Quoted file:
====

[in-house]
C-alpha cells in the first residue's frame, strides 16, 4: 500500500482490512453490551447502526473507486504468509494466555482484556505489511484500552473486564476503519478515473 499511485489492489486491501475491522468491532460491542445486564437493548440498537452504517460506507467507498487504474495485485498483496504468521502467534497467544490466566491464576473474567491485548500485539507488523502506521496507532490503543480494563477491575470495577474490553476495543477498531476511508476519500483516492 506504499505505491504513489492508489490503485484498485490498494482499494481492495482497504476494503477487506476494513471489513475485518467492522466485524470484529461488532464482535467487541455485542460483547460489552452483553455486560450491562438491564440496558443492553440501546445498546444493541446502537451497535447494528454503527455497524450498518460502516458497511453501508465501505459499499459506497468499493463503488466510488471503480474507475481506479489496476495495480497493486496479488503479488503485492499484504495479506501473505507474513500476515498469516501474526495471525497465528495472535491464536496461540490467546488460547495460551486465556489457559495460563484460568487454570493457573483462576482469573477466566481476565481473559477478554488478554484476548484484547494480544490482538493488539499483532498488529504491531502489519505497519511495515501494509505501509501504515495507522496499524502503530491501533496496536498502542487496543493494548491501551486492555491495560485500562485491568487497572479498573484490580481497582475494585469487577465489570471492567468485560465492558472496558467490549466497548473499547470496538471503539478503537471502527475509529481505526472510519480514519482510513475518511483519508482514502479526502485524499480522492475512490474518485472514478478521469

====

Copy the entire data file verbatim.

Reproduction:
[in-house]
C-alpha cells in the first residue's frame, strides 16, 4: 500500500482490512453490551447502526473507486504468509494466555482484556505489511484500552473486564476503519478515473 499511485489492489486491501475491522468491532460491542445486564437493548440498537452504517460506507467507498487504474495485485498483496504468521502467534497467544490466566491464576473474567491485548500485539507488523502506521496507532490503543480494563477491575470495577474490553476495543477498531476511508476519500483516492 506504499505505491504513489492508489490503485484498485490498494482499494481492495482497504476494503477487506476494513471489513475485518467492522466485524470484529461488532464482535467487541455485542460483547460489552452483553455486560450491562438491564440496558443492553440501546445498546444493541446502537451497535447494528454503527455497524450498518460502516458497511453501508465501505459499499459506497468499493463503488466510488471503480474507475481506479489496476495495480497493486496479488503479488503485492499484504495479506501473505507474513500476515498469516501474526495471525497465528495472535491464536496461540490467546488460547495460551486465556489457559495460563484460568487454570493457573483462576482469573477466566481476565481473559477478554488478554484476548484484547494480544490482538493488539499483532498488529504491531502489519505497519511495515501494509505501509501504515495507522496499524502503530491501533496496536498502542487496543493494548491501551486492555491495560485500562485491568487497572479498573484490580481497582475494585469487577465489570471492567468485560465492558472496558467490549466497548473499547470496538471503539478503537471502527475509529481505526472510519480514519482510513475518511483519508482514502479526502485524499480522492475512490474518485472514478478521469